NEW YORK—At dawn’s early light, the morning after Hurricane Sandy made landfall in New York City, the Statue of Liberty’s silhouette outlined the harbor skyline, a survivor of 90 mph winds and a storm surge that had 75 percent of Liberty Island underwater.
Nearly three months after the storm slammed New York City, Lady Liberty still stands tall—but she is lonely. Liberty Island, the 12-acre island that is her home, remains closed due to storm damage. The docks, utilities, backup generator, and wastewater system were destroyed, and the brick pathway suffered severe damage.
“We are frozen in time. It is like it was 10 weeks ago,” said Mike Burke, COO of Statue Cruises, the authorized ferry service for the Statue of Liberty and Ellis Island, where immigrants were processed in America’s early days.
With the city’s tourism hitting a record high of 52 million visitors in 2012, and a $30 million renovation to the Statue’s crown, which opened the day before Sandy hit, an additional 26,000 visitors were expected to see the American icon this year. The closure could not have come at a worse time for businesses that rely on the statue for their livelihood. As Congress debates the Hurricane Sandy Tax Relief Act, the Statue of Liberty is becoming the face of those left out in the cold without aid.
“New York City is the prime destination for U.S. tourism,” Burke said. “To not have the Statue of Liberty available to all these visitors, which for some is a once in a lifetime opportunity, is a scandal.”
Statue Cruises has not been able to take passengers to the island since the storm hit. The company lost 80 percent of its revenue, forcing it to lay off 130 people, which is 75 percent of the company’s workforce. Evelyn Hill, the food and souvenir concessioner for Liberty and Ellis islands, laid off roughly 170 people. The security company, which performs the airport-like security screenings for everyone going on to the islands, laid off roughly 70 people.
To generate additional revenue Statue Cruises began offering an hour-long harbor tour, which departs from Battery Park, drives passengers past the World Trade Center, the Statue of Liberty, around Governors Island, and under the Brooklyn Bridge before returning to Battery Park.
Starting Sunday, Jan. 13, the National Park Rangers who were stationed on the islands will join the ferry tour. The National Parks Service hopes its presence will enhance the visitor experience.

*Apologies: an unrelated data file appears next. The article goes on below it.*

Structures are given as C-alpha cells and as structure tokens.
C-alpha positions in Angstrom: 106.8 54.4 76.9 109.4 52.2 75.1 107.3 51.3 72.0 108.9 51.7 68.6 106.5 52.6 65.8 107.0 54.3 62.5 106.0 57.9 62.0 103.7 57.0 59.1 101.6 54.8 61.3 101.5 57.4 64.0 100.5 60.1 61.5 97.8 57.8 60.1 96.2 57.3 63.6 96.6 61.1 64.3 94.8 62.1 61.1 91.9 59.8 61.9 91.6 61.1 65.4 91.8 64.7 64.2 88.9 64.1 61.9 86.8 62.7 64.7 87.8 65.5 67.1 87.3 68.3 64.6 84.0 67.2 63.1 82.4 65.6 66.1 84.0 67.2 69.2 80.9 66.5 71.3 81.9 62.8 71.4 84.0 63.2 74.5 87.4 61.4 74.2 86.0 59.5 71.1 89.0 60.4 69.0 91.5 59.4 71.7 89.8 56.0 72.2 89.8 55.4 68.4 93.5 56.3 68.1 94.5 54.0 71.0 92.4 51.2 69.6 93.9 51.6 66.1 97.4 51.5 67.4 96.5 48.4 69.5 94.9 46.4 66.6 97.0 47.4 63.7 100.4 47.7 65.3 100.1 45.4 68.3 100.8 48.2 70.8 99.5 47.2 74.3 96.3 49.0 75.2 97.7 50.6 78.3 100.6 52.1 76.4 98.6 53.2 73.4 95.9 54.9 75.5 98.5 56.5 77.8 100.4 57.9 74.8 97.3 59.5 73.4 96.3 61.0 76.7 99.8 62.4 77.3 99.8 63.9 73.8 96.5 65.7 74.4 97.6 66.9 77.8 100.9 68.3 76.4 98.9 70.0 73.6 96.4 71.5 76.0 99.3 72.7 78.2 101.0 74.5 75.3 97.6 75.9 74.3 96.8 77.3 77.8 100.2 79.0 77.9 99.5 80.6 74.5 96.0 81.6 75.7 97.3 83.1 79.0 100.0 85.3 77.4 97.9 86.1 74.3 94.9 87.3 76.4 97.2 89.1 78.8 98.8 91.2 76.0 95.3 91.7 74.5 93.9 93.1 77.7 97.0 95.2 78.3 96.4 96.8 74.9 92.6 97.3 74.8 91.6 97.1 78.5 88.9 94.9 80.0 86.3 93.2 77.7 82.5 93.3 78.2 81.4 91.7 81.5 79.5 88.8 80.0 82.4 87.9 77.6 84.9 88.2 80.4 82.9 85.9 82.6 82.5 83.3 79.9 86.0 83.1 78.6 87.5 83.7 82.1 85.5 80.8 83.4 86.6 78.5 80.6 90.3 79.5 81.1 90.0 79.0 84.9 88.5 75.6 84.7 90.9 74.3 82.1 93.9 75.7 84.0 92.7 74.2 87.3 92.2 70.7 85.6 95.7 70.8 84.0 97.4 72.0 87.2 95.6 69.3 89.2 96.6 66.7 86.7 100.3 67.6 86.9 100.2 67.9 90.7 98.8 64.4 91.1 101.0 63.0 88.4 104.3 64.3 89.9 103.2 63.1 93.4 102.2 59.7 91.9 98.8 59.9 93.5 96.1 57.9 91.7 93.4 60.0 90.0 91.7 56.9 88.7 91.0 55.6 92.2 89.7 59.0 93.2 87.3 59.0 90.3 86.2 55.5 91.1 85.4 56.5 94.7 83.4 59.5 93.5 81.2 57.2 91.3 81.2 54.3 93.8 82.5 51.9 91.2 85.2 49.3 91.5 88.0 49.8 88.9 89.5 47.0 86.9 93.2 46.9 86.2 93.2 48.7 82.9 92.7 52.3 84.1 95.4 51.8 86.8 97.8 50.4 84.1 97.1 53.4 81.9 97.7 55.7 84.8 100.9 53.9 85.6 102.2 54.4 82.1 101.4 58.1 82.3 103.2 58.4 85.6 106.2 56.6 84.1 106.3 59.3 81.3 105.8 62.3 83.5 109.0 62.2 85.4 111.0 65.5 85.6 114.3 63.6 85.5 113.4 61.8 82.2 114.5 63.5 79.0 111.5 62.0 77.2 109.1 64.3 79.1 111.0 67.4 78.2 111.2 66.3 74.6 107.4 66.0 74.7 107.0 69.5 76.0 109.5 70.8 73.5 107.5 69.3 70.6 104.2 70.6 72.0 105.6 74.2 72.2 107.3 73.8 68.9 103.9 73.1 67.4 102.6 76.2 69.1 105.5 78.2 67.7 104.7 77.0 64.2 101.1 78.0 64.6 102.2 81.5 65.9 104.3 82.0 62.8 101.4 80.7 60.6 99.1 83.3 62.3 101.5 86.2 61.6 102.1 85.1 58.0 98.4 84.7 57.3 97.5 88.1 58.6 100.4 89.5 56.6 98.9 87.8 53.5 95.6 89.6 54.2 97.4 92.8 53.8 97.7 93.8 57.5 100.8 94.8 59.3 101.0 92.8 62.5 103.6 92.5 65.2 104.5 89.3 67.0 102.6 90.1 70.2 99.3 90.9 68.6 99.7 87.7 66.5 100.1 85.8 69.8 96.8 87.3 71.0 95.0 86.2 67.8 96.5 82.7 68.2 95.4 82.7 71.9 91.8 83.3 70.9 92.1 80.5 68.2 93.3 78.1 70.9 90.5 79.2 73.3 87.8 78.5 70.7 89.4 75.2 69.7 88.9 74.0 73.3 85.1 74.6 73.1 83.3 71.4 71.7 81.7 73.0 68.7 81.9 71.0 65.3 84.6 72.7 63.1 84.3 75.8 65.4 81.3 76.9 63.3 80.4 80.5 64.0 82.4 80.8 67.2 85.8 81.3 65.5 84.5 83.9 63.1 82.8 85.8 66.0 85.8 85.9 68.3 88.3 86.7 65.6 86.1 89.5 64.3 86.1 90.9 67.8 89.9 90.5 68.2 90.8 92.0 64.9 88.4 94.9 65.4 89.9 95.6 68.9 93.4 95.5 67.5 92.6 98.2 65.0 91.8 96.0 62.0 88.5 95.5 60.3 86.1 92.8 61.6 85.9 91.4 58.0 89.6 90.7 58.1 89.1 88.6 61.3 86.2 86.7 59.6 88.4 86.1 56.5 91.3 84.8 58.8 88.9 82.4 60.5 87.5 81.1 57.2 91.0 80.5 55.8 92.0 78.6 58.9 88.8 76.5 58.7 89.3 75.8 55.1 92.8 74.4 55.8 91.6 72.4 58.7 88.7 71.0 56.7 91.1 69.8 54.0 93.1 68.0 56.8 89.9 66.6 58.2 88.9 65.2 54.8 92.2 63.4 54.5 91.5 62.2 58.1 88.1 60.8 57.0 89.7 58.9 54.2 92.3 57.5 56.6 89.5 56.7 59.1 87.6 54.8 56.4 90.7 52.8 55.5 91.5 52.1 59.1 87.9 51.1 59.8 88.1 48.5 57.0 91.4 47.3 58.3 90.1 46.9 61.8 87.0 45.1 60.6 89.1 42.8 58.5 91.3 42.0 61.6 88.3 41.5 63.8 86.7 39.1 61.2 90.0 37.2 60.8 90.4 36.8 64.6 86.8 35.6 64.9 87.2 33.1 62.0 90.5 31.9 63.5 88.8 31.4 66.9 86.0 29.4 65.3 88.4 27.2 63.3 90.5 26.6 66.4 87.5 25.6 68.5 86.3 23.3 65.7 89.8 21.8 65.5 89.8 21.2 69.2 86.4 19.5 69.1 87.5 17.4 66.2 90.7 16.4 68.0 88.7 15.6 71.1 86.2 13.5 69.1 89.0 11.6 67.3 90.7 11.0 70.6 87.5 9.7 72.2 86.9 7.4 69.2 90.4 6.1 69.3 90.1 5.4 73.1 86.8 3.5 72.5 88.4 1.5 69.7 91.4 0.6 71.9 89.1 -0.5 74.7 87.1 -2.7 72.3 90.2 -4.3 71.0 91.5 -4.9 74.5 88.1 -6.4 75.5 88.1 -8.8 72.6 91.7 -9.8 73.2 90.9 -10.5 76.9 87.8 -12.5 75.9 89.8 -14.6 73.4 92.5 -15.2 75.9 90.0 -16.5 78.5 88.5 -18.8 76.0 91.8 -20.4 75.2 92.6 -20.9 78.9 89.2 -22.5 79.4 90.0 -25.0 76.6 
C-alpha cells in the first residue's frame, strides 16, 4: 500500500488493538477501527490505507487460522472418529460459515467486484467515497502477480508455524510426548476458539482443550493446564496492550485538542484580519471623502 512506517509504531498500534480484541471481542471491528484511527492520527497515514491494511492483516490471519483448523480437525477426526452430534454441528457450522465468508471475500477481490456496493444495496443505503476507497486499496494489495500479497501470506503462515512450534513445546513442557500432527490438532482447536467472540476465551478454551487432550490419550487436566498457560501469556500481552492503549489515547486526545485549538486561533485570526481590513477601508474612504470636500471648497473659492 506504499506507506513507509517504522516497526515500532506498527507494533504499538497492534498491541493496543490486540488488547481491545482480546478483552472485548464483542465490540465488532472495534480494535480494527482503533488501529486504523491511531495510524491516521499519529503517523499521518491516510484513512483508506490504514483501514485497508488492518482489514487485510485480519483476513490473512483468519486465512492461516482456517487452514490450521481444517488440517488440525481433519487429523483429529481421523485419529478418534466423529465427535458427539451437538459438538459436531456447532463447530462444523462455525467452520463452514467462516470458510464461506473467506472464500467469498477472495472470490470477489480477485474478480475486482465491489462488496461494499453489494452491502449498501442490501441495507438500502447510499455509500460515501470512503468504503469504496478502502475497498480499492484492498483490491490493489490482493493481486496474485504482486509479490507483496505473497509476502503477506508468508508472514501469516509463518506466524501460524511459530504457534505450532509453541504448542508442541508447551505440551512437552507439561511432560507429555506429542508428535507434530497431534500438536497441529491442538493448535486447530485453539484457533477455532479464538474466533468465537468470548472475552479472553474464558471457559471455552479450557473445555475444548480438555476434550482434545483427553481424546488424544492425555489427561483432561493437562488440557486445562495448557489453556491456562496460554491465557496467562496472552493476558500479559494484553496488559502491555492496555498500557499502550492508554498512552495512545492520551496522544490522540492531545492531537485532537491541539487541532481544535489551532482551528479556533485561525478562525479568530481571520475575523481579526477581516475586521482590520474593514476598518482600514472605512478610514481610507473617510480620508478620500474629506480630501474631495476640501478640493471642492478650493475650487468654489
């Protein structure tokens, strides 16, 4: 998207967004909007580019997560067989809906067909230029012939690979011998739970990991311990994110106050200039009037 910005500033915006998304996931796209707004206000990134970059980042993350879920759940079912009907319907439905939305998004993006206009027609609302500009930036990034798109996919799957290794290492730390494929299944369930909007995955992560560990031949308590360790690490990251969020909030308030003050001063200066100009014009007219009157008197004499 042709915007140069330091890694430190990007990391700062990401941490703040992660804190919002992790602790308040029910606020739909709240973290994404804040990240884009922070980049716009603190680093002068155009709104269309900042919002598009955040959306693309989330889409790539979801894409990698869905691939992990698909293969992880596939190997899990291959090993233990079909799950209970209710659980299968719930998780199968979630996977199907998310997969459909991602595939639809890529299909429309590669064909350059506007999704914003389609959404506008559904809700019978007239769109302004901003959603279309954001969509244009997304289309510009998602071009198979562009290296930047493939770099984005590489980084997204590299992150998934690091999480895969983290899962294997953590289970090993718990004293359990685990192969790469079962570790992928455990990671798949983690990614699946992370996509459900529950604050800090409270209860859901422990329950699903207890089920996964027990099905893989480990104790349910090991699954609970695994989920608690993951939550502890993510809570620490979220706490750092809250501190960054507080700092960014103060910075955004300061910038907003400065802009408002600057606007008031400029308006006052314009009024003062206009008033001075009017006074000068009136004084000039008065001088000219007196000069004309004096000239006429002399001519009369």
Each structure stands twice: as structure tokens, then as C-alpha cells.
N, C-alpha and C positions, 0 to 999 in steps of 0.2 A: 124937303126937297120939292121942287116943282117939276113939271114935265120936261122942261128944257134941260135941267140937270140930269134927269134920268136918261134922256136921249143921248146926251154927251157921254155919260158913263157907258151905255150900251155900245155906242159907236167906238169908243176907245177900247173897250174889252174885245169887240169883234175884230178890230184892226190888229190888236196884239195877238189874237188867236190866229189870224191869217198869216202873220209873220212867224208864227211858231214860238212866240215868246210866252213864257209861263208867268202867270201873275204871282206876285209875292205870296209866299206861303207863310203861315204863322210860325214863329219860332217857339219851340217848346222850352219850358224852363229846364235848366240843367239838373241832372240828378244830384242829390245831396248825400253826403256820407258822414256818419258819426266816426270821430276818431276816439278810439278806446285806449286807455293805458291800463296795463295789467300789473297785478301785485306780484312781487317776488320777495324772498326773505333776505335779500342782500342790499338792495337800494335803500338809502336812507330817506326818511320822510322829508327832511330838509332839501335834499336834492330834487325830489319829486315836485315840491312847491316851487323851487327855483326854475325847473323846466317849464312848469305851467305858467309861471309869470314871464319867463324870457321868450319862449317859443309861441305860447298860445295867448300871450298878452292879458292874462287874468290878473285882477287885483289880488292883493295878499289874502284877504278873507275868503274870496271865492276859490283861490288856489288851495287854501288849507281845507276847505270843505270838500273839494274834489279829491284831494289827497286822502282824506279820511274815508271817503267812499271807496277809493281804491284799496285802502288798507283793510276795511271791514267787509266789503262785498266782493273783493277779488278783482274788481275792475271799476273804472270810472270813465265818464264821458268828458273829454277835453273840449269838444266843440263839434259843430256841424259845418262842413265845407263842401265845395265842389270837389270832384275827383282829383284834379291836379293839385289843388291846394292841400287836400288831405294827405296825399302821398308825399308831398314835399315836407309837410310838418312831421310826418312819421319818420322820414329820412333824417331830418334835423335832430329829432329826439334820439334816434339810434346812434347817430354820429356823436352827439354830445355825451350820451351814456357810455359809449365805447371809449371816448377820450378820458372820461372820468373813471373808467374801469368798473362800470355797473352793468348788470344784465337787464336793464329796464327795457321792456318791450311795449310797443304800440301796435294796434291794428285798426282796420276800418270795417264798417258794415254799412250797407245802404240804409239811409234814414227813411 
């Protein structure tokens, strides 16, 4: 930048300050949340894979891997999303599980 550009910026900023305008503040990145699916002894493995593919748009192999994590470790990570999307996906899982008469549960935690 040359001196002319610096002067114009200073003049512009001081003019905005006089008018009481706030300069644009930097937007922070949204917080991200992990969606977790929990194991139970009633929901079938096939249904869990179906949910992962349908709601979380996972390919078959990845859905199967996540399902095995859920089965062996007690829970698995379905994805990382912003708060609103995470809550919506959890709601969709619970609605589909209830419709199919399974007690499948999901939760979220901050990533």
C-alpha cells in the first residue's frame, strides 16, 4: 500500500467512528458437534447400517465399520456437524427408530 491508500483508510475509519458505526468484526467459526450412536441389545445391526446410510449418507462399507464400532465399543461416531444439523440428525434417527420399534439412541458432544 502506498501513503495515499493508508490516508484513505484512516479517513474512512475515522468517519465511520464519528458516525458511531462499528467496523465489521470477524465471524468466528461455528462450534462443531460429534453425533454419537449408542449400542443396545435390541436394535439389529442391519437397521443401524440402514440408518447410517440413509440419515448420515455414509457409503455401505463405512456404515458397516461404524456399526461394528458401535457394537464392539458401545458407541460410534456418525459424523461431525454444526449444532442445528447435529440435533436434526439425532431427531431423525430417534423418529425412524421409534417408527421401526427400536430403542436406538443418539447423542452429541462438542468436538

Burke says if the park doesn’t open by April or May it would become exponentially more difficult for the company to stay afloat. “We are guardedly optimistic the park will reopen sometime in May or June,” Burke said. “There has been some indication of that.”
After touring the island, Burke believes repairs to the passenger dock, which suffered far less damage than the work dock, and other minor repairs, could be enough to get the island open without direct access to the statue.
Linda Friar, spokesperson for the National Parks Service (NPS), said she could not provide a timetable for reopening Liberty Island.
If the cleanup progress so far is any indication of how expeditious the recovery will go, tourists could be waiting for a while.
On Jan. 17, 80 days after Sandy hit New York City, workers and a crane began their first day of cleanup on the working dock at Liberty Island.
It was a hopeful sign, but Friar said the project was not from the aid package, but incident management funding submitted by an emergency response team. “Because it is a hazard to navigation, we were able to get emergency funding to remove it,” Friar said.
NPS has asked for $59 million for repairs for the islands, which is included in the nearly $60 billion package awaiting the Senate’s approval next week. Should the Senate approve the appropriations, Friar said receiving the funding and awarding contracts would still take time.
Friar said visitor safety was their top priority before reopening the island. “We hope to streamline it and move as quickly as possible,” Friar said.
Greg Mocarski, a captain for Statue Cruises, was out on the New York Harbor Thursday, shuttling passengers past the statue instead of delivering them to the Island like he has for the previous five years.
Mocarski’s grandmother arrived in America at Ellis Island. He expressed disappointment that nearly three months after the storm the symbol of America was still closed.
“It is sad when you see people come from half a world away to see (the Statue of Liberty) and have to look at the disappointment on their face when I tell them I can’t take them to the Island,” Mocarski said.
“It is a National icon. You are telling me we can’t do better than this?”
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